Cancer drug Avastin - a key Genentech asset now wholly owned by Roche Holding AG - has failed in a major study to prevent the recurrence of colon cancer in patients who have undergone surgery.
The news is a blow for the Swiss group, which paid $46.8 billion for the remainder of the US biotech company last month, and its stock fell 9% in morning trade.
Roche's annual global sales of Avastin, its most important drug, have soared to 5.2 billion Swiss francs ($4.4 billion) and analysts have estimated that sales could more than double if the drug was found to delay progression of the disease in early-stage cancer patients.
Despite the setback, Roche's head of pharmaceuticals, Bill Burns, said Avastin could still sell 8 billion to 9 billion francs by 2011, simply in treating advanced metastatic cancers.
The so-called C-08 study - evaluating Avastin plus chemotherapy for treating colon cancer immediately following surgery compared with chemotherapy alone - had been viewed as risky.
“It was always the toss of a coin,” Burns told reporters in a conference call, arguing the failure did not mean Roche had overpaid for Genentech.
“We always factored in the entire transaction,” he said. “This study was never a binary event in the valuation of Genentech. Its a much broader, strategic deal than one study.”
WestLB analyst Simon Mather said he had attached $11 of the $95 a share Roche paid for Genentech to the success of Avastin in early stage colon cancer and the failure was “a significant setback for Roche.”
James Knight of Collins Stewart, who cut his recommendation on Roche to hold from buy, said the result called into serious question any value in using Avastin after surgery.
Roche has been trading at more than a 35% price/earnings premium to the European sector, reflecting its strength in cancer medicine. Deutsche Bank said this could now fall to 20%, valuing the stock at about 130 francs.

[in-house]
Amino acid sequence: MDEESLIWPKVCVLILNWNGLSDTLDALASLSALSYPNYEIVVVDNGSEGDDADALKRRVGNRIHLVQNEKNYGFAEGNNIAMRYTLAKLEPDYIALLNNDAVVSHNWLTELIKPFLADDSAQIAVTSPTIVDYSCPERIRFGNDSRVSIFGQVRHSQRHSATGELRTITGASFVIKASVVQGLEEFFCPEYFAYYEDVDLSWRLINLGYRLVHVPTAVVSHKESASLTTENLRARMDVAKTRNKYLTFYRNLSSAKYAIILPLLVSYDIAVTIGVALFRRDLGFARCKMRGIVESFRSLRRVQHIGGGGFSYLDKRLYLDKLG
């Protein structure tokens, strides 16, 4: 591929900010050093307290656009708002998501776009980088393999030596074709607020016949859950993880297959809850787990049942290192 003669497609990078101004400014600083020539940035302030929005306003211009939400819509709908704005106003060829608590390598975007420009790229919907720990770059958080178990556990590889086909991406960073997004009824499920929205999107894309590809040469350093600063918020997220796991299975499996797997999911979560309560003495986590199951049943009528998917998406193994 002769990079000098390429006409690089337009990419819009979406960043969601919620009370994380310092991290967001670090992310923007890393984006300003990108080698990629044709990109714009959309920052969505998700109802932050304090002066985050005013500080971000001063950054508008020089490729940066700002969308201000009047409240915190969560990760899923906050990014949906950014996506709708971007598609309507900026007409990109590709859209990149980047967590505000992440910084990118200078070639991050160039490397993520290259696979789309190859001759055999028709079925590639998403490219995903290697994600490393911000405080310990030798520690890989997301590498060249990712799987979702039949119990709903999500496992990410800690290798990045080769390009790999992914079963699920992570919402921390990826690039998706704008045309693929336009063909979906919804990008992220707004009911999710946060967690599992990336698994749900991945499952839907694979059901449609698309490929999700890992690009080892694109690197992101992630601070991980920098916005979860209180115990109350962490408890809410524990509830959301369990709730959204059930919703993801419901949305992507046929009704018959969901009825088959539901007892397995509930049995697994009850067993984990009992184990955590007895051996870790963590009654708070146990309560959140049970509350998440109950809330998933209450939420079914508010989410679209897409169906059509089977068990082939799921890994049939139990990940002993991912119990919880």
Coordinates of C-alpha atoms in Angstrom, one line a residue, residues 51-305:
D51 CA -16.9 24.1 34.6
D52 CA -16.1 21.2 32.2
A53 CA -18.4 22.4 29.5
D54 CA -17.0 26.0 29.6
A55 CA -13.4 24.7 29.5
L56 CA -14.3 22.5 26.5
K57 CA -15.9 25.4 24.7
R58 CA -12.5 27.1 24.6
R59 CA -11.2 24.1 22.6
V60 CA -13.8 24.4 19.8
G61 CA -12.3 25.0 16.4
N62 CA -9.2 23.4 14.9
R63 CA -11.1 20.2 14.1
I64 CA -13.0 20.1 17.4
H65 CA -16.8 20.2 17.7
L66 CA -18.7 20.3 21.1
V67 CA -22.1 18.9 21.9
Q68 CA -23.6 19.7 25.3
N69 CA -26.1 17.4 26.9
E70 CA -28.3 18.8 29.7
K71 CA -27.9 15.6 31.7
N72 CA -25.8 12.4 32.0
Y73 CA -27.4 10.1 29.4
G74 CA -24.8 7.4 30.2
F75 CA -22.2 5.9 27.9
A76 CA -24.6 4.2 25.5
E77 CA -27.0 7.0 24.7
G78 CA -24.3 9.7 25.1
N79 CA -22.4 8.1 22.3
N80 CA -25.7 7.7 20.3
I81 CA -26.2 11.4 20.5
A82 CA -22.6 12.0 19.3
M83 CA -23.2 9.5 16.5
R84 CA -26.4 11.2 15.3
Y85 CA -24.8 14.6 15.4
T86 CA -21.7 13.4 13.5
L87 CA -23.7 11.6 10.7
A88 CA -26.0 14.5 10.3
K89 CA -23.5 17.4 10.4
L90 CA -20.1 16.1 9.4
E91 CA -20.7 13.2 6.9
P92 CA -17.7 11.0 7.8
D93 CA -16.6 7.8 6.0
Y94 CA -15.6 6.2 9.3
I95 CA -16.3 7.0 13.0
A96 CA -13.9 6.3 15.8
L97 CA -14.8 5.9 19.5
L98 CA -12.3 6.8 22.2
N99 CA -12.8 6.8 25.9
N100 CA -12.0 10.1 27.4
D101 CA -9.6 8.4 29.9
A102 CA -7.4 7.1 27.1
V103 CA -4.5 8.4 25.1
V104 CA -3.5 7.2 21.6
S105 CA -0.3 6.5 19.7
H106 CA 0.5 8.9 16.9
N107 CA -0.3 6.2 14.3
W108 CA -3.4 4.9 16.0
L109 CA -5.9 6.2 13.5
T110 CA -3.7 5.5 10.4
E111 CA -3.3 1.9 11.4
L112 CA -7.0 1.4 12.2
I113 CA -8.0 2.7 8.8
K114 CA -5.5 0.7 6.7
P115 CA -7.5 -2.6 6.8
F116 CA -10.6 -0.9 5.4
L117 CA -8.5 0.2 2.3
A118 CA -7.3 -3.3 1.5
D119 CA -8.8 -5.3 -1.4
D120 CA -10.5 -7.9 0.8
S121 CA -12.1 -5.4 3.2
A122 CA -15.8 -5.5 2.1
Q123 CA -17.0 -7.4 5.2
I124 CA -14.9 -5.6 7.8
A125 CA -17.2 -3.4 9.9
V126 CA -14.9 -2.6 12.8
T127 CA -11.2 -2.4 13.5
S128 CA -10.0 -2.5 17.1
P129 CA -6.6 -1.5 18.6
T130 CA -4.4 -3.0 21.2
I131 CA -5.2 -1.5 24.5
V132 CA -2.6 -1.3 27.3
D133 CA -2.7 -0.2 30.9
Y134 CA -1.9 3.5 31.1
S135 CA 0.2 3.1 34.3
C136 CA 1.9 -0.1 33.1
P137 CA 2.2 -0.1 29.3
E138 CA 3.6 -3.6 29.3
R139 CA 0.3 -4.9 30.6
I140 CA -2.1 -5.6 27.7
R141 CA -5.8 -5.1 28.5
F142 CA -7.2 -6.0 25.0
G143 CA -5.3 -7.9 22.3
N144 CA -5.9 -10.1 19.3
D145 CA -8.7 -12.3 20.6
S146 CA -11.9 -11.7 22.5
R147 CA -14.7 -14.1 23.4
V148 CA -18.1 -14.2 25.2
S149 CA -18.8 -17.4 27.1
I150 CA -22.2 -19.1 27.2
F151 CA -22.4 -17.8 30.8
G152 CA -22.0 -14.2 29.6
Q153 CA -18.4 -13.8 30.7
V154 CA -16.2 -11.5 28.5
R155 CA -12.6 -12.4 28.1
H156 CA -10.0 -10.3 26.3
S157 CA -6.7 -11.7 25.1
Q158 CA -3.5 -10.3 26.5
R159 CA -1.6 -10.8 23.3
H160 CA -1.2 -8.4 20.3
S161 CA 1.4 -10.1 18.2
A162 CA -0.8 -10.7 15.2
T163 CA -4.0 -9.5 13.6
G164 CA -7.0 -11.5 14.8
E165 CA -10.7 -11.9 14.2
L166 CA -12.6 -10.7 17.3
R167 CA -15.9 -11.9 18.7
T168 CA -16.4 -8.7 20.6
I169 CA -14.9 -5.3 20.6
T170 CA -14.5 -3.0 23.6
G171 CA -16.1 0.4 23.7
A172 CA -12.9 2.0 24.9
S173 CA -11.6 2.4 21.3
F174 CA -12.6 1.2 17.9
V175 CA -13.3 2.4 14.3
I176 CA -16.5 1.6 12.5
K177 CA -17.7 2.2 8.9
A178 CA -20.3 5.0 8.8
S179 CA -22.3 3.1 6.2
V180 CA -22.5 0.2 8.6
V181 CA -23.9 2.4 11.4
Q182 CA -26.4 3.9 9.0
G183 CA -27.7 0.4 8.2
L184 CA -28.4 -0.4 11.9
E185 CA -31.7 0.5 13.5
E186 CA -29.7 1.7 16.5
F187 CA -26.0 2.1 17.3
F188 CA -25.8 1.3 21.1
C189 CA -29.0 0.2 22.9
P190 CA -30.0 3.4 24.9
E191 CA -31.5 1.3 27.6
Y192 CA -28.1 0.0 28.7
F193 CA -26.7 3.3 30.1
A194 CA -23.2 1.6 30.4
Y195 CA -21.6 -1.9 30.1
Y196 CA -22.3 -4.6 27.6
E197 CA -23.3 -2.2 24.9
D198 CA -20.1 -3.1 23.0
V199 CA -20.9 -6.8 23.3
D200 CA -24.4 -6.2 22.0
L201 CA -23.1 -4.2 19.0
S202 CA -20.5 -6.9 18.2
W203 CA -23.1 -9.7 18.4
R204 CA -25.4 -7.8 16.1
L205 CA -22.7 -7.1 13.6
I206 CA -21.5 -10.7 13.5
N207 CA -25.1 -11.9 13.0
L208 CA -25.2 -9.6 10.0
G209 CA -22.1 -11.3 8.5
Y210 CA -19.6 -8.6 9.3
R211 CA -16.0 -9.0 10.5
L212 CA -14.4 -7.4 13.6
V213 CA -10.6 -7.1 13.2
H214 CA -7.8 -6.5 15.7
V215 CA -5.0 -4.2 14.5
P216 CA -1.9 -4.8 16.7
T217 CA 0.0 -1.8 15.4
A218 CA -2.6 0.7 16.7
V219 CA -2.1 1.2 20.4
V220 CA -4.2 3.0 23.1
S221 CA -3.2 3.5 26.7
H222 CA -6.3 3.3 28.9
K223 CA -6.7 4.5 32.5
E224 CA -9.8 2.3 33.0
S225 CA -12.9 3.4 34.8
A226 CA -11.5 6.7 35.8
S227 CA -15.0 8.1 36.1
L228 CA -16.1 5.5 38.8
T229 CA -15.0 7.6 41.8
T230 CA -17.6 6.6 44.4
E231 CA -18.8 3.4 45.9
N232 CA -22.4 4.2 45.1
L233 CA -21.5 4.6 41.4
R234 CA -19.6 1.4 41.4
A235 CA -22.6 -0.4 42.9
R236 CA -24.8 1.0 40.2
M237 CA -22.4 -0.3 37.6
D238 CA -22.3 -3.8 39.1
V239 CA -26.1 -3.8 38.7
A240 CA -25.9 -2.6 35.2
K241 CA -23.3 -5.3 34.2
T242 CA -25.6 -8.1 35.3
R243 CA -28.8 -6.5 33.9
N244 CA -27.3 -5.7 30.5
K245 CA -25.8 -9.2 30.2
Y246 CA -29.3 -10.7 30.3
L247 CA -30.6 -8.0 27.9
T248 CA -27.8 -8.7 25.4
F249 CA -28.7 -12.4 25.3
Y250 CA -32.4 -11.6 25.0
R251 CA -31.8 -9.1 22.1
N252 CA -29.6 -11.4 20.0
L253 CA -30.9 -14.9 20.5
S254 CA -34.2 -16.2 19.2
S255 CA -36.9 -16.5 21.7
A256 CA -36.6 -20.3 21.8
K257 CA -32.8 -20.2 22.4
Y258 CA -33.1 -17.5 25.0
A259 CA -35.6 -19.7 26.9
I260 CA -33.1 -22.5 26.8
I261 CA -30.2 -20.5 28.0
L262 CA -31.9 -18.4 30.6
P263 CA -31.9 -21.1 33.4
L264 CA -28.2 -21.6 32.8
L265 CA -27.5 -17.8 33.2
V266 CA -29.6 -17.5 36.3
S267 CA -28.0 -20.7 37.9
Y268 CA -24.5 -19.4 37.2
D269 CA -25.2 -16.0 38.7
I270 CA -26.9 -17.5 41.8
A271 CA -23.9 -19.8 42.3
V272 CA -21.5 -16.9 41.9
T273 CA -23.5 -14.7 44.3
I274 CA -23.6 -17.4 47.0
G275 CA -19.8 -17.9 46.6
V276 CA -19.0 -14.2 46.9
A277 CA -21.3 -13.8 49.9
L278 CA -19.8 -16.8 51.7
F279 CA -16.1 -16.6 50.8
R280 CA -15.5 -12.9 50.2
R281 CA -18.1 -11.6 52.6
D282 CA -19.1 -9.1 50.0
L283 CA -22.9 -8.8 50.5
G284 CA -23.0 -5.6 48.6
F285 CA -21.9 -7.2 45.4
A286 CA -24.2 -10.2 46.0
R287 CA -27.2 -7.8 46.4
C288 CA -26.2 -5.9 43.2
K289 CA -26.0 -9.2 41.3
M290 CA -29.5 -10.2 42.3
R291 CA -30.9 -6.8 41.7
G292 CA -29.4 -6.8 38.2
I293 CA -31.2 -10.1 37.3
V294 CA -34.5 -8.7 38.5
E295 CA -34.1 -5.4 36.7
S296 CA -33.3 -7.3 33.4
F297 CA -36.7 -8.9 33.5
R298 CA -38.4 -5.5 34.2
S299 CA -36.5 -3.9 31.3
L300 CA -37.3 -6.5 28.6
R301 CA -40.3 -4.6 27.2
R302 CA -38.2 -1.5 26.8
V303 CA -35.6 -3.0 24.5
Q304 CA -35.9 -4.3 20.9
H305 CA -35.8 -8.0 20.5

Avastin's setback could have an upside for Merck KGaA, according to DZ Bank analyst Thomas Maul, since the German company sells the rival drug Erbitux, which is also being tested in colon cancer patients after surgery.
Although Avastin failed to meet its main target of lowering the risk of cancer returning, researchers at Roche and Genentech are not giving up hope on treating early-stage disease.
“While we are disappointed the C-08 study did not meet its primary endpoint, our initial review of the data leads us to continue to believe Avastin may be active in patients with early-stage colon cancer,” Hal Barron, Genentech chief medical officer, said.
Further details on the C-08 trial will be presented at the American Society of Clinical Oncology annual meeting, which runs from May 29 to June 2 at Orlando.
The clinical trial had aimed to show the drug's ability to prevent colon cancer recurrence by wiping out microscopic cancer cells that may remain in the body after tumors have been removed by surgery, known as use in the “adjuvant setting.”
There are further ongoing Avastin adjuvant programs in early-stage colon, breast and lung cancers.
Roche succeeded last month in acquiring the 44% of Avastin developer Genentech Inc that it did not already own.
Despite the stock market crash, the Swiss company ended up raising its offer for the California biotech pioneer by about 7% - a move some analysts attributed to a desire to secure a deal before release of the pivotal Avastin data and a potential surge in the price of Genentech shares.
The 2,700-patient C-08 trial, funded by the National Institutes of Health, was designed to show whether use of Avastin plus chemotherapy, followed by six months of Avastin alone, results in more patients being cancer free after three years compared with just treating them with chemotherapy.
A month of Avastin treatment costs about $4,400. (Reuters)